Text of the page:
Wasps and hornets are valuable predators of insects, so we shouldn't indiscriminately wipe them out. If a wasp colony is in an area where you can simply avoid it, do so. Mark the spot and just stay away. If you decide you must eliminate a colony, the first step is to locate the colony and clearly mark it. For ground nests, use red wire flags or strips of white cloth, laid in an arrow pointing to the entrance *** not too close! You can spot ground colonies by watching the workers fly in and out of the entrance. For colonies in a tree, tie flagging on a branch that is somewhat close by (be careful!). Once the colony is marked, you are ready to treat it. Buy a pressurized can of wasp and hornet jet spray. The brand you choose is not important, but be sure to buy the kind that sprays a solid stream of insecticide spray that will reach 10 feet or more, rather than a fine mist that will only go a foot or so. Such products usually are called JET sprays. Treat at night when most all the workers will be in the nest, and inactive. To see, use a flashlight with a red filter over the bulb. Wasps can't see red light well. At least two hours after dark, quietly and carefully approach the colony and thoroughly spray into the entrance. Don't give a quick shot; spray for several seconds to make sure the spray penetrates deep into the nest. After spraying, don't linger nearby. Walk away immediately and stay away for a full day. For ground colonies, carry a shovelful of soil with you to cover the entrance before you walk away. If you follow instructions above (two hours after dark, red light, gentle steps, etc.) you may not need special clothing. For situations where you do want extra protection from wasps, here are tips on clothing to wear: Coveralls can be helpful, especially if they are slick, smooth material that is worn over other thick clothing. Many people choose Tyvek. Boots will give you much more protection than regular shoes *** wasps may crawl over shoes and sting your ankles. You may want to seal the pant cuffs securely over the boots with tape or rubber bands. If you have two-piece coveralls, you may want to securely tape or tuck them together at the waist. You can protect hands with leather or heavy rubber gloves, but sleeves need to be securely sealed to the gloves at the cuffs. A secure beekeeper's hat and veil will keep wasps away from your face and neck, but it must be securely fastened to the clothing around the neck and shoulders. Don't think that protective clothing makes you invincible. :no: Sprays directed into the burrow will kill the occupant. A better idea is to plan ahead; discourage wasps to nest near your home. A good way to do so is to change the problem area's soil surfaces, so that the little bastards will nest elsewhere. One method is to apply a layer of mulch to the kinds of surfaces that attract them (well drained, sandy soil, with sparse vegetation). Standard bark mulch works well, unless you apply it so thinly that the soil is still visible. Another technique is to thicken the grass or other vegetation emerging from the soil surface with a lot of watering. In addition, fertilizing and planting will do wonders for the undesireablility-for-wasps factor. Also, when wasps are nesting in a lawn, sometimes it helps to raise the mowing height. And do be careful with the lawn mower.** Colonies inside walls of buildings pose a special problem. They can sometimes be eliminated with jet sprays, but spraying often causes many agitated wasps to emerge inside the building and threaten people. Also, treating a large colony may cause a foul smell to linger for many days afterwards as the remaining brood decays. You might prefer to wait until the season is over and then seal things up.To reduce the chances of yellow jackets nesting inside walls of buildings, do a good job of caulking and sealing cracks in the spring. Remember that, as difficult to it is to imagine such a thing, wasps are valuable insects. So don't automatically eliminate them. A rule of thumb is to leave them alone unless you plan to work, or children might play, within a foot or two of the nest. **Did you know that there are approximately 180,000 lawnmower accidents per year -- 75000 requiring an emergency room visit? Additionally, 360 young children are seriously wounded by these machines per year. It's hard to understand how it is that so many :censored: people cannot seem to understand the dangers posed by a large, loud chopping device.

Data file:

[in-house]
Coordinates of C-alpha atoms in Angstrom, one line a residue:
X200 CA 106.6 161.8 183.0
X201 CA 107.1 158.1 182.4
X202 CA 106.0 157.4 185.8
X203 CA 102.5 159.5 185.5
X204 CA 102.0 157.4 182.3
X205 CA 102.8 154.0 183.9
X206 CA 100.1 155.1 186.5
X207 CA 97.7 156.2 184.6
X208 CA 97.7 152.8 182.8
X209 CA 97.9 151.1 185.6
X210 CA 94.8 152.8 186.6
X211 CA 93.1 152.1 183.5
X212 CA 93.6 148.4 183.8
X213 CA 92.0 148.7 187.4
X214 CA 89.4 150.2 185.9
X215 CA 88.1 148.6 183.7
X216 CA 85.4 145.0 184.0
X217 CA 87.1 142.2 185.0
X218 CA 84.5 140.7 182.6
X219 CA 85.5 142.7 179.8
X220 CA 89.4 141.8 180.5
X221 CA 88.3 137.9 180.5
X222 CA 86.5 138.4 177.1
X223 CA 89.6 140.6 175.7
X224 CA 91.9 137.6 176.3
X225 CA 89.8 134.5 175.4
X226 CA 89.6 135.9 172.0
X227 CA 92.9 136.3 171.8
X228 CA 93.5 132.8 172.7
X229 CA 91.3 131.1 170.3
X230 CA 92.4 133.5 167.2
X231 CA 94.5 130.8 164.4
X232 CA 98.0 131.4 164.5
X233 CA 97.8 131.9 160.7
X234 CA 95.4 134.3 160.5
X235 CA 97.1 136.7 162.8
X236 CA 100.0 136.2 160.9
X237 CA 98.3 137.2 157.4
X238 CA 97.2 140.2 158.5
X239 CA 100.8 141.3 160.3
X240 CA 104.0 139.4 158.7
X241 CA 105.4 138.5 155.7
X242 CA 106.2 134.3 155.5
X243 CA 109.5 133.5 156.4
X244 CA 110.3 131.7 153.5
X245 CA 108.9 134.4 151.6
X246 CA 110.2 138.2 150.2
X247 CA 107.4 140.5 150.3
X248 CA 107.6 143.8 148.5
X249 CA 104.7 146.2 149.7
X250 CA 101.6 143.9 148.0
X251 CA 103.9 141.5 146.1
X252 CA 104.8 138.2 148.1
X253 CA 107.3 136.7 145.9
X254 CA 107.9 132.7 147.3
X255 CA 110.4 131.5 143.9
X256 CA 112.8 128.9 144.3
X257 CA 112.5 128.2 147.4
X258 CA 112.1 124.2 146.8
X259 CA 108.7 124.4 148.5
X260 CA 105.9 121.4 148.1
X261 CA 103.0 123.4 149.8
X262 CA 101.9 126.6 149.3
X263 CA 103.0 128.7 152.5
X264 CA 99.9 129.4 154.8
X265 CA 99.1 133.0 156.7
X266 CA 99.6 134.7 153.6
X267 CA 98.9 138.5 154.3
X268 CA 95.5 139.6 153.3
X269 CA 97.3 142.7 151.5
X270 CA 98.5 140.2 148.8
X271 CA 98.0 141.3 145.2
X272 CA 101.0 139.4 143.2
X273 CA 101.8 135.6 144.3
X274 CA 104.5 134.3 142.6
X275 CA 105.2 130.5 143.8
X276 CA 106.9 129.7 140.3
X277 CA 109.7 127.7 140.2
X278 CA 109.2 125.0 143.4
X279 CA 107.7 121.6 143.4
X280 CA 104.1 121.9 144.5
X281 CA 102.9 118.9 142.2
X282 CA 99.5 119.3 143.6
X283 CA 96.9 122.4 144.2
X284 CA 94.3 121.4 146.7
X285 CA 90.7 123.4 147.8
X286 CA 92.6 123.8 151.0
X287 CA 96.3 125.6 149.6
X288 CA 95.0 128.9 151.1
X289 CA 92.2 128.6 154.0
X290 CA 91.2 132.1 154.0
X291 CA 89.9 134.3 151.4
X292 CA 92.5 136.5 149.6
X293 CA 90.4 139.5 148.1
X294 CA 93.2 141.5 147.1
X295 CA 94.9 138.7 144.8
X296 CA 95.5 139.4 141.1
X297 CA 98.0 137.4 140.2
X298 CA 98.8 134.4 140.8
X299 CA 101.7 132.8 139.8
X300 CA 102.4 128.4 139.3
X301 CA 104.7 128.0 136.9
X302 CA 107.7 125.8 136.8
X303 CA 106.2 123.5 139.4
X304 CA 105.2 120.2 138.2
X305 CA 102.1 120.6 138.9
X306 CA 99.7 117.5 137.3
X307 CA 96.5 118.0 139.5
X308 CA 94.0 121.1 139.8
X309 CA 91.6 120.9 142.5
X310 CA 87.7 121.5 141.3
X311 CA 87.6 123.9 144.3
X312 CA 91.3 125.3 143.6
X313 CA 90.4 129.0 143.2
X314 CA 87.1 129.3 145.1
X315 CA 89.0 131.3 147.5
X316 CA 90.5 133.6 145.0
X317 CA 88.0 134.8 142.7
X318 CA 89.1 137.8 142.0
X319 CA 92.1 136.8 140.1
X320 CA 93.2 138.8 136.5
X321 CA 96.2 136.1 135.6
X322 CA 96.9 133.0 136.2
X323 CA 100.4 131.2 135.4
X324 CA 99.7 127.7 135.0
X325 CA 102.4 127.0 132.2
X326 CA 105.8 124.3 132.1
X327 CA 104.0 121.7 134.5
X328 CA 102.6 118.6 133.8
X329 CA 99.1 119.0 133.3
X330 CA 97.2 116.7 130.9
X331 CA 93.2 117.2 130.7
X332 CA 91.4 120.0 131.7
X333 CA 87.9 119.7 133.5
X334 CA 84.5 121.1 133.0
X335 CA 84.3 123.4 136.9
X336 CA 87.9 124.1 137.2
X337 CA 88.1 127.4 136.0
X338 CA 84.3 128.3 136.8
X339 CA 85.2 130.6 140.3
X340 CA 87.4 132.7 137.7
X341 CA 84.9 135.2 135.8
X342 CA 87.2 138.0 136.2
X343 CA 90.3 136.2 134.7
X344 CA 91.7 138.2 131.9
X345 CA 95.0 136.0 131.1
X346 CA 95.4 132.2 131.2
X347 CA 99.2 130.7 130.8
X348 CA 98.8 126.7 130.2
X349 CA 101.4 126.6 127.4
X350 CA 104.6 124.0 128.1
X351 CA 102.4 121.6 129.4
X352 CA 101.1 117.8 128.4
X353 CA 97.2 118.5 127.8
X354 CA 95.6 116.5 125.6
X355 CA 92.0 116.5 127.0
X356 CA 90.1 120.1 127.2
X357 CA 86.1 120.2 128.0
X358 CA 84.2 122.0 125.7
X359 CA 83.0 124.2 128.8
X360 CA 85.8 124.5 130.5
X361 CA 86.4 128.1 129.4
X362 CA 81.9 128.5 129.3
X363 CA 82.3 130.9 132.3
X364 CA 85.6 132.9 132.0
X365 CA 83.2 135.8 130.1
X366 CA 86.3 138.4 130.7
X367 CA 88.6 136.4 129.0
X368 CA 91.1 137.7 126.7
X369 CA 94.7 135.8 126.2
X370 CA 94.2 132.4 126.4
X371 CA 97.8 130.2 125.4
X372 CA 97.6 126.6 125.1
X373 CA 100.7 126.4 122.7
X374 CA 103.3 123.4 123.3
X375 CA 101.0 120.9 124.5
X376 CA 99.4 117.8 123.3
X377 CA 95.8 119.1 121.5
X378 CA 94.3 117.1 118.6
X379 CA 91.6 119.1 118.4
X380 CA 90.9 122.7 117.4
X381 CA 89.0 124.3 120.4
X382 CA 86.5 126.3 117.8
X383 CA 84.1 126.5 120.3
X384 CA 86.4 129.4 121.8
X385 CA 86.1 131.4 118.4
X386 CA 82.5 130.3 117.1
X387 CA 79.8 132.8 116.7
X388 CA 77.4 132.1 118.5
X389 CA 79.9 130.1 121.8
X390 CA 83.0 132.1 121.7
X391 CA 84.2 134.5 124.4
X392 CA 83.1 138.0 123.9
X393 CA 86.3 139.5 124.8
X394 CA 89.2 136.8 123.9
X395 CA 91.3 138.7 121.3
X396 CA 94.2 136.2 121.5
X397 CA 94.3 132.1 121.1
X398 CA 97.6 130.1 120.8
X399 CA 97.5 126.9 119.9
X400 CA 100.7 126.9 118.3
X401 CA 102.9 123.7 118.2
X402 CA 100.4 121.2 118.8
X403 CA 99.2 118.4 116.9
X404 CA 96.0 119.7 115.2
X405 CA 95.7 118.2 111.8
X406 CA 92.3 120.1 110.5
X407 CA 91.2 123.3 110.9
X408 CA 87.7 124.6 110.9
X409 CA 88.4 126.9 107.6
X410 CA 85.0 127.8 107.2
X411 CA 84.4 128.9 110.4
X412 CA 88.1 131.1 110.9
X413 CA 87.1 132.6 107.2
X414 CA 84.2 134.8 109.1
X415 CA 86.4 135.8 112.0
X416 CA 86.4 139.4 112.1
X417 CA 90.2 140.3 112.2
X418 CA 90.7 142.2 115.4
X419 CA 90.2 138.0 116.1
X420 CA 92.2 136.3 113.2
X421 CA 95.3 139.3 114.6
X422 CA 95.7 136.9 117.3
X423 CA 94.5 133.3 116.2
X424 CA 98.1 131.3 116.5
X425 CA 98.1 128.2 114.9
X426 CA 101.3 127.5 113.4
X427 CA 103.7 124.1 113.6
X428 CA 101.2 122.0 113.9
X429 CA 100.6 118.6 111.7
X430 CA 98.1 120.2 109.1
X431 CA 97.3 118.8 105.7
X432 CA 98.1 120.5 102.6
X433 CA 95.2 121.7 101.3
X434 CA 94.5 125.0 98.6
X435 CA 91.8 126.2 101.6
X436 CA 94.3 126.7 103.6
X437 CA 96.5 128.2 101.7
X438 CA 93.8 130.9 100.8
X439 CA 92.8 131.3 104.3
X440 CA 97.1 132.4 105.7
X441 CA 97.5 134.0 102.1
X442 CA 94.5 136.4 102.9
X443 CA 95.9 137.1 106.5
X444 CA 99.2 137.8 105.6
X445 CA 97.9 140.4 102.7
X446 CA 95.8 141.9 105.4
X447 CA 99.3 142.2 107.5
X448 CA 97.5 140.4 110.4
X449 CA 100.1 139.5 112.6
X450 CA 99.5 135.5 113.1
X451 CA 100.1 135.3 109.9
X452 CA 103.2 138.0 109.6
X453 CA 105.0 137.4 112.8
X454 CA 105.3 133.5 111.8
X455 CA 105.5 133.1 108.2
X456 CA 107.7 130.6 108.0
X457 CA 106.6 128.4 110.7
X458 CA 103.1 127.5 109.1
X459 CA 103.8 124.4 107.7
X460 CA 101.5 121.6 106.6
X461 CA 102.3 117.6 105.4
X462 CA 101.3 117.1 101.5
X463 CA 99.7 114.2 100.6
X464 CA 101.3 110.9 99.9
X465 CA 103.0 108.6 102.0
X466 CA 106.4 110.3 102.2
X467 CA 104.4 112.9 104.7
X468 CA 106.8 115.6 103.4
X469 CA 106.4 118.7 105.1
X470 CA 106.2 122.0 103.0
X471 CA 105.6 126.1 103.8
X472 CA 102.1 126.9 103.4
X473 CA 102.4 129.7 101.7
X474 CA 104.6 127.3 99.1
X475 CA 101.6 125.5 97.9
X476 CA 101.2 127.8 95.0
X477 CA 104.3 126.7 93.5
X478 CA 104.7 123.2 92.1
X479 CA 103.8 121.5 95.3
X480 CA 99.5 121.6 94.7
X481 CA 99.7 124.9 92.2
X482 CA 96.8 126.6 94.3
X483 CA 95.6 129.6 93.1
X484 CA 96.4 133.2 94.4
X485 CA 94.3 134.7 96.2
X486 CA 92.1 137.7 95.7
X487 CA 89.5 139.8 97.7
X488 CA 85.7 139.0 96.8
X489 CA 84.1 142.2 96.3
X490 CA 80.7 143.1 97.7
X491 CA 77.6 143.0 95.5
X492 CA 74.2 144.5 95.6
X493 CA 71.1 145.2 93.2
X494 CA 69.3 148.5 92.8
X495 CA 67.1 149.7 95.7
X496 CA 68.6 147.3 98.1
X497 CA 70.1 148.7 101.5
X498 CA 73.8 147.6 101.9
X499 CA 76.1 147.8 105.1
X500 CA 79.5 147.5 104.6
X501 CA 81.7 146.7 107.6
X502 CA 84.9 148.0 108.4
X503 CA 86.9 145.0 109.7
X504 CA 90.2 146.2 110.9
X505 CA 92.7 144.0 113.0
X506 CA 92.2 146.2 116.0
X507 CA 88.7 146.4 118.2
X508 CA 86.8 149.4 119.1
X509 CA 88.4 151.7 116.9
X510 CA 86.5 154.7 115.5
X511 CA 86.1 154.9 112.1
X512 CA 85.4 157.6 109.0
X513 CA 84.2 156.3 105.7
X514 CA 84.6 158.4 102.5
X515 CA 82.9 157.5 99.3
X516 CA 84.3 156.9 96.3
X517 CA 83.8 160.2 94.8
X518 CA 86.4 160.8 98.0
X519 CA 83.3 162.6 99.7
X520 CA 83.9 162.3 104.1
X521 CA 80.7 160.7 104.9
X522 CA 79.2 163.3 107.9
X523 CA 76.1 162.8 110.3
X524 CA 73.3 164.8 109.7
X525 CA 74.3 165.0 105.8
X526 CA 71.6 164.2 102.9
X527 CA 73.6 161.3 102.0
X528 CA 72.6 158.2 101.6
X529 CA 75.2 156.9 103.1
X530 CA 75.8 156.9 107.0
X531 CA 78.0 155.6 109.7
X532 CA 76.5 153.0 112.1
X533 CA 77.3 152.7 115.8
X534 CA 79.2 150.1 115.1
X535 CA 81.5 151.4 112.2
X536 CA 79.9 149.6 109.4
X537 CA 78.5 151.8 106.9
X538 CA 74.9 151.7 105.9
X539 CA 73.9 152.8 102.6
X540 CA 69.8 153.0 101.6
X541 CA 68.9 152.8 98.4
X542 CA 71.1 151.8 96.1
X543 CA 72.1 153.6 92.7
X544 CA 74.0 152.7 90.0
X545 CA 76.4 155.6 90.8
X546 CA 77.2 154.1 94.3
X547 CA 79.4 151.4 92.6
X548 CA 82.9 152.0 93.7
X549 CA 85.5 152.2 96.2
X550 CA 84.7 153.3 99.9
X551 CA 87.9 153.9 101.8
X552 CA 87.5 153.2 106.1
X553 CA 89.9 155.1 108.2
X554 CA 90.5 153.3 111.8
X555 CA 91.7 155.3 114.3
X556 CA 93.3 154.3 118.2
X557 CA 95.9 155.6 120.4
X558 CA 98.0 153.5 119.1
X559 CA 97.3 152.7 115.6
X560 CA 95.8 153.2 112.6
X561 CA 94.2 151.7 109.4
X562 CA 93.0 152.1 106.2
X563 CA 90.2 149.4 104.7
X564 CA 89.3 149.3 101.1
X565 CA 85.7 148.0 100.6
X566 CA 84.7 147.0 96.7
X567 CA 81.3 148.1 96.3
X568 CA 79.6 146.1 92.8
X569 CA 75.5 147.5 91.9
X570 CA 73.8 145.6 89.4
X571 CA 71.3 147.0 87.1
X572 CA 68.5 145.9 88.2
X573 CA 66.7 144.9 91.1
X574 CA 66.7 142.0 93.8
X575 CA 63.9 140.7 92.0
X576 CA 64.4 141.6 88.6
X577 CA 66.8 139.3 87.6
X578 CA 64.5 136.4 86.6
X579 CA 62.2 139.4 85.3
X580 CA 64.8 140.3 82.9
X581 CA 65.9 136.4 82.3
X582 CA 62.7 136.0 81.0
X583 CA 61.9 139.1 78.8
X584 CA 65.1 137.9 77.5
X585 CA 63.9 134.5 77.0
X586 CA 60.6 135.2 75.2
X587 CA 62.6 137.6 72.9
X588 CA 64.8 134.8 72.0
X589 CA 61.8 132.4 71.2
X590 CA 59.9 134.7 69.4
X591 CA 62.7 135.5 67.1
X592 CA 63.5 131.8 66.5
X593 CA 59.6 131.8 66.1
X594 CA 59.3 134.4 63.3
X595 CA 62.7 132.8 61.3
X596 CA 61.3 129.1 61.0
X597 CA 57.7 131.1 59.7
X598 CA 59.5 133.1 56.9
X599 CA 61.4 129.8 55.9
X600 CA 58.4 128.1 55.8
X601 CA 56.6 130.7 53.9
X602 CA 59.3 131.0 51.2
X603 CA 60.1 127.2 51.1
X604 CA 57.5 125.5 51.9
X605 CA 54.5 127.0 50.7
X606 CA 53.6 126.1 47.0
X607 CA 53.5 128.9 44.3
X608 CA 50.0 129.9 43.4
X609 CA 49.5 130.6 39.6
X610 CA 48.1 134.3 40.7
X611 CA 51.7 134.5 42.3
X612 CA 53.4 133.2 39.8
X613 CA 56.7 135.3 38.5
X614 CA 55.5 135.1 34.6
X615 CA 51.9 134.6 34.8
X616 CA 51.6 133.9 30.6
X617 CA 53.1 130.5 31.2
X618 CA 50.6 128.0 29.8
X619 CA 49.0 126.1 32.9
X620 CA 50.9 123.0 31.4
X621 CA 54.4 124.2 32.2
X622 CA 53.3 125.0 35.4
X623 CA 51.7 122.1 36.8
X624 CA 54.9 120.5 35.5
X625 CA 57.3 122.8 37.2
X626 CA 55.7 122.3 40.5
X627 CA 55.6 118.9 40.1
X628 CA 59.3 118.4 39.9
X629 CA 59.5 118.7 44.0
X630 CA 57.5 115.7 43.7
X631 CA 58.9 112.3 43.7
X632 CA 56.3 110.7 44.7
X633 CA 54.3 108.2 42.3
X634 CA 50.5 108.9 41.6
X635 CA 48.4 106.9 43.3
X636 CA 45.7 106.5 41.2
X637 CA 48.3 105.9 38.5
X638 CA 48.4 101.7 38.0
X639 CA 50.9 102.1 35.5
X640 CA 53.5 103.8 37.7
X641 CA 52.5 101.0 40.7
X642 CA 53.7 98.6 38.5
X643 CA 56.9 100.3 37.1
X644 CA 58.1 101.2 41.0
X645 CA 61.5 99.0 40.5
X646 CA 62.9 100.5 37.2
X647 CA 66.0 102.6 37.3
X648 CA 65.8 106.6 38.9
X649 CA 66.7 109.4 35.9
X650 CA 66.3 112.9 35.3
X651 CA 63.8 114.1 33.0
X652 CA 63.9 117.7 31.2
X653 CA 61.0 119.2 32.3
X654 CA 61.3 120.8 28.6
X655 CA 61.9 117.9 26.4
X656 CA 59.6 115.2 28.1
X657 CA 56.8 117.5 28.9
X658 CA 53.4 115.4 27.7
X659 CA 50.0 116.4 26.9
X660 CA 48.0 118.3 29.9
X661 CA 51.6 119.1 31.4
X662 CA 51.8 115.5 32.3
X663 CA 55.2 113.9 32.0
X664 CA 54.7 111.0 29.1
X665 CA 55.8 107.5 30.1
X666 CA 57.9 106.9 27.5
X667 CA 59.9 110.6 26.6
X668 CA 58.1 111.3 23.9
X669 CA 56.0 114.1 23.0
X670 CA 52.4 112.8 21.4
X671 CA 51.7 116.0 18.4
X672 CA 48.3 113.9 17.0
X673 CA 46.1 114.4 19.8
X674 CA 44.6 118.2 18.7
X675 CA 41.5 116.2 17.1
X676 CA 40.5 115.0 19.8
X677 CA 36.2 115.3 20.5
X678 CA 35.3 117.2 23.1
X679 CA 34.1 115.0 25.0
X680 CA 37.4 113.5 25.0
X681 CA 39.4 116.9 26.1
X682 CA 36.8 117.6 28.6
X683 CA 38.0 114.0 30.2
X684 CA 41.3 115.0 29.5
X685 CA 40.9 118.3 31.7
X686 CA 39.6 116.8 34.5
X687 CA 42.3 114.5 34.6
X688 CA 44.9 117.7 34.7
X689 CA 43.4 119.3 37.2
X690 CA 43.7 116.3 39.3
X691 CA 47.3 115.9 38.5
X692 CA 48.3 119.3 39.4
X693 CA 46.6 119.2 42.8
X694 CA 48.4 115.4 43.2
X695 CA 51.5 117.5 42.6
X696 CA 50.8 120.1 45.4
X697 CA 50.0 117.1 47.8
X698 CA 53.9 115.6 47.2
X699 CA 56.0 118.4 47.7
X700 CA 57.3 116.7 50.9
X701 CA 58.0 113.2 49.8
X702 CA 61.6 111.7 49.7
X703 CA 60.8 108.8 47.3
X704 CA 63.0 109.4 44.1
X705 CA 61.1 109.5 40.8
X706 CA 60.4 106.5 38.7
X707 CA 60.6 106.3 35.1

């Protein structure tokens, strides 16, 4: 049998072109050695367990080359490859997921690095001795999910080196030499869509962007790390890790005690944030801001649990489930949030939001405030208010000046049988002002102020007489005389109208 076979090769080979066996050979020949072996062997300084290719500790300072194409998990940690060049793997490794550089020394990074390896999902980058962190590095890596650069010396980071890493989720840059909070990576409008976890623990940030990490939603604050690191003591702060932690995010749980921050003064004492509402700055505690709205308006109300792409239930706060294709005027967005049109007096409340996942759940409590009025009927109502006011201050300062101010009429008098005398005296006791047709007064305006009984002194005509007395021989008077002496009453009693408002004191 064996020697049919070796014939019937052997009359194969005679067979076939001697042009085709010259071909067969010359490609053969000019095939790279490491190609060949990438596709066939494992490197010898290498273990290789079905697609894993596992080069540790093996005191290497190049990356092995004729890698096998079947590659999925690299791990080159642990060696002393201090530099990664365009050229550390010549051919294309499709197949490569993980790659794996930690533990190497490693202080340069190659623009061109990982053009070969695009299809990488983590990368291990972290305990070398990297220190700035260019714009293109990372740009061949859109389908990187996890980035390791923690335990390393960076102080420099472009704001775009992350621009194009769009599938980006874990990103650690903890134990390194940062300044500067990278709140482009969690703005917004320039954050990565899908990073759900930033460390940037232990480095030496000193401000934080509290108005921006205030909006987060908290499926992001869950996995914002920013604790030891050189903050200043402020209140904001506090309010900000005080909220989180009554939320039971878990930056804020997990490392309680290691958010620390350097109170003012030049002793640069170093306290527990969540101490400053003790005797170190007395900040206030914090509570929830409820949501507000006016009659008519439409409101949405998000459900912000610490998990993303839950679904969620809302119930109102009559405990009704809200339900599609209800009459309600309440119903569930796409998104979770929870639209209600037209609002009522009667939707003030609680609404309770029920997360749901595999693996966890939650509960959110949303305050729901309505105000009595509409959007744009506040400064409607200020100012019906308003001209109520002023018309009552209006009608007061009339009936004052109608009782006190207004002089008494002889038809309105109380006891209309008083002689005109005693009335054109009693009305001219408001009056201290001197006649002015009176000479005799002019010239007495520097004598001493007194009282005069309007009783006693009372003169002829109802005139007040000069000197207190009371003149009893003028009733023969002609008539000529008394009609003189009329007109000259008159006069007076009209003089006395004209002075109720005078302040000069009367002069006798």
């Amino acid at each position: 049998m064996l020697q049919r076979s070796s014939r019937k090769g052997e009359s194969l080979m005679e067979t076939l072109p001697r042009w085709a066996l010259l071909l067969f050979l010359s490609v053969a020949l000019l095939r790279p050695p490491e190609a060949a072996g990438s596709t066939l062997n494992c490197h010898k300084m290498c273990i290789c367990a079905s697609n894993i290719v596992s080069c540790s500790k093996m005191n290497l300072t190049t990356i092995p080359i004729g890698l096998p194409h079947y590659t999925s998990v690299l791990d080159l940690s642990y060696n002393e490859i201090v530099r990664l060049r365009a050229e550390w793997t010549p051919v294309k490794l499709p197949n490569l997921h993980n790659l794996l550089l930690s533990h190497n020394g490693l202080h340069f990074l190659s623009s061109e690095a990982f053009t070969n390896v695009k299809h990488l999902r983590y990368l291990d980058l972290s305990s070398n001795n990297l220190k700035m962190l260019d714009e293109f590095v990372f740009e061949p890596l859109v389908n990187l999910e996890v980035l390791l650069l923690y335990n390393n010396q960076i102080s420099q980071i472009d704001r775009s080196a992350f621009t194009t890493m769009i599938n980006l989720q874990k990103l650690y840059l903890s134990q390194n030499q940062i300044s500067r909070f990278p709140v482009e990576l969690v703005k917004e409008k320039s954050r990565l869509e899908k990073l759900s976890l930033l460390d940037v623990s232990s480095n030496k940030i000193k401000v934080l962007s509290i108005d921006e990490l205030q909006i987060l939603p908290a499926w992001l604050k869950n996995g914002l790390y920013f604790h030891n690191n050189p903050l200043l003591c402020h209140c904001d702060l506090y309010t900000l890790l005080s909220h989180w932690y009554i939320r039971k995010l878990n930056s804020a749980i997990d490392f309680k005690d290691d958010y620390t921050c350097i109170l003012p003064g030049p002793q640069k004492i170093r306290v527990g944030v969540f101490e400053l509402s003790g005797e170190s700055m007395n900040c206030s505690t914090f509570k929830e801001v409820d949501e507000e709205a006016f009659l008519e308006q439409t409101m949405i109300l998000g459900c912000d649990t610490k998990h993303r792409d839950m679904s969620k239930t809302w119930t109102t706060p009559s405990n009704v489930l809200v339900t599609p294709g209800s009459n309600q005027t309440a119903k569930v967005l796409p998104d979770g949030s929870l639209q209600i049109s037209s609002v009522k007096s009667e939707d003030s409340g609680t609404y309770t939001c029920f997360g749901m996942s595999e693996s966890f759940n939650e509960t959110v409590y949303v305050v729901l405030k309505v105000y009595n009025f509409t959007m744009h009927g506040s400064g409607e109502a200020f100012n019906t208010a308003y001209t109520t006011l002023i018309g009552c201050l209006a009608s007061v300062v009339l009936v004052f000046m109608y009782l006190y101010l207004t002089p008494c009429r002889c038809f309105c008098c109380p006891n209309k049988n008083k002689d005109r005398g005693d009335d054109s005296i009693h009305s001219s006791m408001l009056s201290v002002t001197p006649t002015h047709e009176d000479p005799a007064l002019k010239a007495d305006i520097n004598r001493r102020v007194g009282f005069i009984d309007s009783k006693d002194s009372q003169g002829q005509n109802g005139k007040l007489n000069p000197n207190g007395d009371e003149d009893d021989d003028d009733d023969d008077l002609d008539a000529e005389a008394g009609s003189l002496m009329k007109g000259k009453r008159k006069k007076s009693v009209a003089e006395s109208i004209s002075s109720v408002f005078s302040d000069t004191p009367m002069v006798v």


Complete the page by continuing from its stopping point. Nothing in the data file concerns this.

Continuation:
KUIPORNG 08-16-2006 03:06 PM

My wife agrees with you when I told her I found out the species is Bumble Bee and it is a good and kind insects... she immediately responses what should we do... did we commit some murdering...etc...I have to explain to her we have no other choice as our we need to entry/exit from our front door, and we cannot afford our children step over their nest from time to time...

I found out the jet spray is not that effective in our situation the step capacity inside probably large and I think the bees has a protection nest within the capacity... so when I jet the spray,... didn't know where those chemical is actually going... it might just kill a couple of door guards of the colony... as I use two cans the first time and it didn't do the job... the second time which is until now seems working... the main difference is I used concrete cement to seal all the holes on the ground besides on the vertical side of the wall... poor guys they have to live inside forever until all their reserve food are spent... I think they may be able to dig a little tunnel but when you seal the ground for a few more inches... they cannot dig the long tunnel... it looks this way so far...

well... solution is kind of different on different situation I guess...

rideau99 08-05-2007 02:27 PM

how did you finally get rid of them?
Just wondering how you finally fix the underground Bumble bee problem.
I have the same problem which I discovered in the spring. I found bumble bees burying themselves into the soil on a section in my front yard, just in front of my porch. I have not tried anything yet, other than pulling out a shrub plant close to where I see them going in. The plant was unhealthy anyway, so I pulled out it out, all the way to the root ball and threw it out. I then tried to fill out the soil and compact them as hard as I can. But of course that did not work. They just started to burrow new holes in the soil. Problem is I was not able to locate the nest, so even if I want to try the spays, I don't know where to begin.

Any good suggestions?